OnPoint eventually plans to open on-demand factories in multiple markets, but it's not the only one investing in customization. Arts and crafts retailer Joann has embraced the concept, recently launching a MyFabric offering that allows shoppers to customize fabrics and have them printed with the help of WeaveUp's digital textile technology. Joann also invested in Glowforge, a 3-D laser-cutting startup.
A Joann spokesperson told Retail Dive via email, "All of our customers are unique, and we want to enable them with tools and technologies that allow them to fully customize their items in any way they choose."
BOPIS moves beyond mass market
Buy online, pick up in-store (BOPIS) is a good example of an area of innovation that is not new to retail, but could be set for a mass-market breakout in 2019. Several large retailers adopted BOPIS early on, and have continued to refine their approaches and develop new ideas for how stores should be designed and store operation transformed around the concept. Walmart, for example, has placed pick-up towers in stores and explored how BOPIS can be enhanced when paired with other technology innovations, like driverless vehicles that could bring customers to stores for order pick-up.
More recently, merchants, as varied as apparel retailer rue21 and pet products maven Petco, have adopted BOPIS, and by the end of 2018, it was becoming clear that retailer devotion to BOPIS paid off with increasing interest among customers. A GPShopper report last year suggested that more than two-thirds of more than 1,300 shoppers surveyed said they planned to use BOPIS services for holiday shopping needs.
That is likely to influence greater adoption and leveraging of the enabling technologies that support BOPIS this year. These include platforms, devices and mobile architectures linked with inventory and supply chain data that allow store websites and in-store associates to coordinate online orders, in-store available stock and shipping between stores. Ultimately, BOPIS and the technologies that enable it offer the most obvious proof points that retailers' omnichannel visions finally are becoming reality.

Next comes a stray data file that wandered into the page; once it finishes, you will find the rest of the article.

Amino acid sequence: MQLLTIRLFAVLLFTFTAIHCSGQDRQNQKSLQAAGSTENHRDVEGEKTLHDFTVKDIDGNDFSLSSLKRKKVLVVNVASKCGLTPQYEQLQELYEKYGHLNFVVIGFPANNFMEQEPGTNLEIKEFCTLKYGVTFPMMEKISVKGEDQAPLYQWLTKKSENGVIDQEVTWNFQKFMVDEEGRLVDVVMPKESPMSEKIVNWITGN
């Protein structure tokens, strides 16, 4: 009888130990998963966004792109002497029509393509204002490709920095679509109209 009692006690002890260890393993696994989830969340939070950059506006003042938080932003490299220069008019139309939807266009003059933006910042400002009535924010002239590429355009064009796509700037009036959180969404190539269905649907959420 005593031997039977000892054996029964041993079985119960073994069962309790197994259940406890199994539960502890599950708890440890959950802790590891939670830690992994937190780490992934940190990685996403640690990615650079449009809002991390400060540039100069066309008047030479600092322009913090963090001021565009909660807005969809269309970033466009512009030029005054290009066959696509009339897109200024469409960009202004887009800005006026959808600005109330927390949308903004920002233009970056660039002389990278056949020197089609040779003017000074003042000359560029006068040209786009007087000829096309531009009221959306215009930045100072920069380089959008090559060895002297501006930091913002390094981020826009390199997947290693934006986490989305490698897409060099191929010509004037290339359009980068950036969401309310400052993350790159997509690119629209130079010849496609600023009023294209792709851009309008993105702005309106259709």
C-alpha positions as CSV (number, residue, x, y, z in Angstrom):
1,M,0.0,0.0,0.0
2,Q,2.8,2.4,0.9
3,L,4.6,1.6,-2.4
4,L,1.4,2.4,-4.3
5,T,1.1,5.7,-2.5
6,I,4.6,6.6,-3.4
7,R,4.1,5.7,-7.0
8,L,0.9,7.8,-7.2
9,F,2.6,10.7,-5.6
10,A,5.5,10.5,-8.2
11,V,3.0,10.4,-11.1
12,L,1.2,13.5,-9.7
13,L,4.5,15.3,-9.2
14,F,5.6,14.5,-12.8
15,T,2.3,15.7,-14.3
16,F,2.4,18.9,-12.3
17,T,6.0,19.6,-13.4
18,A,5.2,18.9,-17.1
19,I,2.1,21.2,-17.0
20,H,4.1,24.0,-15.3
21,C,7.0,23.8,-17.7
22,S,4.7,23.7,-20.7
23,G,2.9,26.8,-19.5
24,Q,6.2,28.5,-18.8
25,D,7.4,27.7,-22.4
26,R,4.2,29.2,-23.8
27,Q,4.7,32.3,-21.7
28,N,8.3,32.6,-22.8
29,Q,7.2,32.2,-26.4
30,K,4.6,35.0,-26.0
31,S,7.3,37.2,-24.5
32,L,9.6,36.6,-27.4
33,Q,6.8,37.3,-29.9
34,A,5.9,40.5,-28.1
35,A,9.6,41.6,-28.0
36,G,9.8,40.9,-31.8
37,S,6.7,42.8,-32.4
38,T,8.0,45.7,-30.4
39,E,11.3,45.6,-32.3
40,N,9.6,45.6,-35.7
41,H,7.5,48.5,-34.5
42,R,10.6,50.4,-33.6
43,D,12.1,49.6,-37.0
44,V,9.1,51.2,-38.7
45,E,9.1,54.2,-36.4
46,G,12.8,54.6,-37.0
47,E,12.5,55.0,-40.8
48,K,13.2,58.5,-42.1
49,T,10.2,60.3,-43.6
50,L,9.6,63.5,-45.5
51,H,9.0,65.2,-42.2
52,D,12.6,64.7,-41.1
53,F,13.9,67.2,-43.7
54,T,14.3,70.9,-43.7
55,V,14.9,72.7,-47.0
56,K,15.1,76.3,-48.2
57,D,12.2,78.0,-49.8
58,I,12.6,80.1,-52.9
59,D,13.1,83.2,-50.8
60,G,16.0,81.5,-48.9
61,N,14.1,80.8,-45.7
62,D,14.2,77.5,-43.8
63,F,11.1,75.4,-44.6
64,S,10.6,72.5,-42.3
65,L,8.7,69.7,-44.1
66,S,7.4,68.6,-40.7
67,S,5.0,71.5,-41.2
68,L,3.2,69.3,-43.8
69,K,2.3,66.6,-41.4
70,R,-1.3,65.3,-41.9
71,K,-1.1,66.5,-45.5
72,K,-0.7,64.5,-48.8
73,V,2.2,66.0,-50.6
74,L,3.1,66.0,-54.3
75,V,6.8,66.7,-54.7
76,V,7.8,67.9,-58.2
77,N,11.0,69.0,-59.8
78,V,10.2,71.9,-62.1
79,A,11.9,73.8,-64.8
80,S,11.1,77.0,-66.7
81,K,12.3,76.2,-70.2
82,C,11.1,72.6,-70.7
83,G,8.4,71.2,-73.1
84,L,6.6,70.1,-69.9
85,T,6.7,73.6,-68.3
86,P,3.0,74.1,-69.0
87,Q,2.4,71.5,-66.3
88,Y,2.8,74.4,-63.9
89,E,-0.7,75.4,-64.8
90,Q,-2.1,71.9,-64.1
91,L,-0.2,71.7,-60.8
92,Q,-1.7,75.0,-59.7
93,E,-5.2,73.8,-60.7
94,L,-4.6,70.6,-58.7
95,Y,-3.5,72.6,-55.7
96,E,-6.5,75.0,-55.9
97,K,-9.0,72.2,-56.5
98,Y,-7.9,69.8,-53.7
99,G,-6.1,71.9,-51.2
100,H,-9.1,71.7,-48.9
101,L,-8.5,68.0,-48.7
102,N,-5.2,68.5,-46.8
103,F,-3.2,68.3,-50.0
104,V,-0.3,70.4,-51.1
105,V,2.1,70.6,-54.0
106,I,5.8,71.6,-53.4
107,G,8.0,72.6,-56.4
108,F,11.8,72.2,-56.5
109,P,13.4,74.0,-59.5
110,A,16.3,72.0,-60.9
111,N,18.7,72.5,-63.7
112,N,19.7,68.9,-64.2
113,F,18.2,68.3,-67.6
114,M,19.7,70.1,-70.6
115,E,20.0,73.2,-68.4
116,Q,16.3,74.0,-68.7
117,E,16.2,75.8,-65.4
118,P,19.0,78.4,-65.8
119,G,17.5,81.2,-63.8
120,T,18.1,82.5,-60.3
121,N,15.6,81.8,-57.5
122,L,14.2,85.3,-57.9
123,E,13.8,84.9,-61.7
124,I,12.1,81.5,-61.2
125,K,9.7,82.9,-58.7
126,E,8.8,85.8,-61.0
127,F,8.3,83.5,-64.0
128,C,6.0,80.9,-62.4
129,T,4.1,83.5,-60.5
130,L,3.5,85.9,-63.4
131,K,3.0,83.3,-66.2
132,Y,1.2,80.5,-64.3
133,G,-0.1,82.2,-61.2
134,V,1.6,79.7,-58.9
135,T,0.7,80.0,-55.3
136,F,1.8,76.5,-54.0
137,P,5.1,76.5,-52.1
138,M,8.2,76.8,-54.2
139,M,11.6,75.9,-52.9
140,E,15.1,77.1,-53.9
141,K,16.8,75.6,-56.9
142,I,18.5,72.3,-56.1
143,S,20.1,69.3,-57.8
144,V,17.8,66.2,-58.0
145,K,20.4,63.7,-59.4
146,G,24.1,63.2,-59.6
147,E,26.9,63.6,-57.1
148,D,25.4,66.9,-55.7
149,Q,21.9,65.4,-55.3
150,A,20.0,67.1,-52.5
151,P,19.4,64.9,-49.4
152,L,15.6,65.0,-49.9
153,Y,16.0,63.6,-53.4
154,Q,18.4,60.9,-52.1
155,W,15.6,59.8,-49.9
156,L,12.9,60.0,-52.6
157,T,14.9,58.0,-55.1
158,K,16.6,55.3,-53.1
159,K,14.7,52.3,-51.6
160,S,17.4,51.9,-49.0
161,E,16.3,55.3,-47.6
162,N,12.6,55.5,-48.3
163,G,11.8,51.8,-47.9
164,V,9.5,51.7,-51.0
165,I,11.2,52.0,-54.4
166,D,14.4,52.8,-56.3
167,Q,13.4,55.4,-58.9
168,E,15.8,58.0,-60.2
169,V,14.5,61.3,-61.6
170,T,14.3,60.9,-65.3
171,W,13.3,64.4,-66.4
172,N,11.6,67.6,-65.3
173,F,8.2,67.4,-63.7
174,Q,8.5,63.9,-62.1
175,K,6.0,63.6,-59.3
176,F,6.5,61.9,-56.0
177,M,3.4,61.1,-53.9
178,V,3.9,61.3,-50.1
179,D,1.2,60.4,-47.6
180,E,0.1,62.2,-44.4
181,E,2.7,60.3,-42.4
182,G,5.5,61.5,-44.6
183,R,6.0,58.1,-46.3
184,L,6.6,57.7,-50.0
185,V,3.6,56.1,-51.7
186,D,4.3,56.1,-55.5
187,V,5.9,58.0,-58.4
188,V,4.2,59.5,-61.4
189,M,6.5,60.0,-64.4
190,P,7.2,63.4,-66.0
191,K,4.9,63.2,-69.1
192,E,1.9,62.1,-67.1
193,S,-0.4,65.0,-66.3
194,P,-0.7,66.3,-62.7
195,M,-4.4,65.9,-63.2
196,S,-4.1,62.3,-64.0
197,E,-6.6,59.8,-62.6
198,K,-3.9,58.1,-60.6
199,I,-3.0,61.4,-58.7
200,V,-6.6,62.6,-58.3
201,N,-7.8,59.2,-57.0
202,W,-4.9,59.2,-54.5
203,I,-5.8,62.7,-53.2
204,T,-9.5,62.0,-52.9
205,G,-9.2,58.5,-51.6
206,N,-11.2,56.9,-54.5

Still, retailers need to be step-wise in their BOPIS rollouts. If they rush to market with BOPIS without adequately supporting it, it could end up being a sales killer. Danielle Roberts, senior product manager at Kibo, which provided technology for rue21's launch, told Retail Dive, "BOPIS is not something everyone can just jump into immediately. In most cases, consumers will only give a retailer one chance to get it right, which means the inventory better be ready when that confirmation email says it is."
She further added, "Consumers operate in multiple mediums. For them it's not about loyalty to a device type or a physical store. It's about convenience, cost and quality. In consumers' minds, online and offline are already linked."
Search options expand
Shopping search increasingly means visual or voice search, very likely through a mobile smartphone or another device that is not a desktop computer.
Visual search, in particular, is becoming a more frequent component of mobile app experiences, in everything from the apps of social networks like Pinterest, Snapchat and Instagram that adopted the technology early on to those of retailers. When used via mobile, it can be an omnichannel enabler, assisting consumers in app-based purchasing and driving social commerce, but also bringing them into stores — especially when searching for an image of a specific item shows which nearby stores might have that product.
Casey Gannon, vice president of marketing at Shopgate, told Retail Dive by email, "When it comes to apparel, home improvement, furniture or any number of other industries whose product relies so heavily on being visually unique and appealing, visual search is going to grow more and more important to reduce the path to purchase and navigate consumers to the products they want sooner. Although innovative now, it will soon be table stakes."
Expanding the reach of voice assistants into smartphones and other devices, which Google has easily managed by embedding Google Assistant in Android devices, and which Amazon is working on as well, will further power growth in voice search. However, Mike Mallazzo, director of marketing at Narrativ, which uses machine learning to improve search, told Retail Dive that voice search for shopping still offers a limited perspective.
"Voice search right now worries me because in most cases it doesn't show you the full range of results you get from other forms," he said. "It may tell you about just the products from the company [like Amazon] that enables that search, and not the full range of content you get from other search results."
Narrativ's take is that the real innovation happening in search is taking place in the underlying data. Mallazzo said machine learning and structured data can deliver better search results, and assurance the product links embedded in a range of content throughout the web are valid and up-to-date.
Augmented reality and virtual reality find homes in narrow spaces
Retailers may be tired of hearing what these technologies potentially can do for them, as it's a sales pitch they have been hearing for years.
In late 2017 and early 2018, an initial round of AR features in mobile apps targeted buyers of furniture and home decor, giving them a way to visualize those items in their own home environments. But, there are signs that AR and VR will be leveraged in stores and could figure prominently in omnichannel shopping and store operations.